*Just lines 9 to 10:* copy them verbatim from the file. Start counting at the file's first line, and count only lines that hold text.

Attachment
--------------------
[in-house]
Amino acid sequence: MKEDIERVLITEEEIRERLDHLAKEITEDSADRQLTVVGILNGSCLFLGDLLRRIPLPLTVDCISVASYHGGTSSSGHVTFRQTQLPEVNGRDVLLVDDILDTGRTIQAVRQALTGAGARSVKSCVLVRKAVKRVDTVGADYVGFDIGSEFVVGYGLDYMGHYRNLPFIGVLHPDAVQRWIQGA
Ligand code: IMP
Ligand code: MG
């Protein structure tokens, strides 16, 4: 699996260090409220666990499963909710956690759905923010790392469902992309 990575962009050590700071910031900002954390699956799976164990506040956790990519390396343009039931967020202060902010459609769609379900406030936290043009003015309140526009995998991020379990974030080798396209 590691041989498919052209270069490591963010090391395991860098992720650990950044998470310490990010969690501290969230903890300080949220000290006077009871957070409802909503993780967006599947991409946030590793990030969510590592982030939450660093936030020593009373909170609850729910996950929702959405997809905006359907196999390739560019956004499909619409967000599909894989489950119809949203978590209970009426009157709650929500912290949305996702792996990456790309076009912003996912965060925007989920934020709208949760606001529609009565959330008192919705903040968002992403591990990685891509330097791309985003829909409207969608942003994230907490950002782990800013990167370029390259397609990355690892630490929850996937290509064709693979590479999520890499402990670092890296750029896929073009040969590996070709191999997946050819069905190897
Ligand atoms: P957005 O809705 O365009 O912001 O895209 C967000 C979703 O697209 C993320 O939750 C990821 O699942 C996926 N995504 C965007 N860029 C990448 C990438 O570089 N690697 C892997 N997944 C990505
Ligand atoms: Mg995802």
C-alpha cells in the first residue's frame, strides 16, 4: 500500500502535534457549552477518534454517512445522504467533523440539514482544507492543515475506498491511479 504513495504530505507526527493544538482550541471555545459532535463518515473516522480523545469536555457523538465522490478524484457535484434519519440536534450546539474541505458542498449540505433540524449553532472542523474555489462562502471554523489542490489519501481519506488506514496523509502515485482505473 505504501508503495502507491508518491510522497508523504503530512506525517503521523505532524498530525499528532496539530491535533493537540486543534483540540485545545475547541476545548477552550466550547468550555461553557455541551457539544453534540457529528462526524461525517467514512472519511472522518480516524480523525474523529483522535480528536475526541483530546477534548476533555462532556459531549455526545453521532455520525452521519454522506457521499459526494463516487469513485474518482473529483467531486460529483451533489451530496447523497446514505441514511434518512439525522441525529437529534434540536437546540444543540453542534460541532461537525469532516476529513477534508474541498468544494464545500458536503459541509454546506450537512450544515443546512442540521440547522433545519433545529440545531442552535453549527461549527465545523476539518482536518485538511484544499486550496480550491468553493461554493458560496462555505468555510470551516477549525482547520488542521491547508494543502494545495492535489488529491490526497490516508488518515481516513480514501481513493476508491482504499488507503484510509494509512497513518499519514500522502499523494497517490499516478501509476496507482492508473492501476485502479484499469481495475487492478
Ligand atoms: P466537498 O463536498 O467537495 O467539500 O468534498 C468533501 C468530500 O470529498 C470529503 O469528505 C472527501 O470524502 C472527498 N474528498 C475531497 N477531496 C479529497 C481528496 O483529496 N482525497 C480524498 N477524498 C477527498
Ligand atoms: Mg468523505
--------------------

Ligand atoms: P466537498 O463536498 O467537495 O467539500 O468534498 C468533501 C468530500 O470529498 C470529503 O469528505 C472527501 O470524502 C472527498 N474528498 C475531497 N477531496 C479529497 C481528496 O483529496 N482525497 C480524498 N477524498 C477527498
Ligand atoms: Mg468523505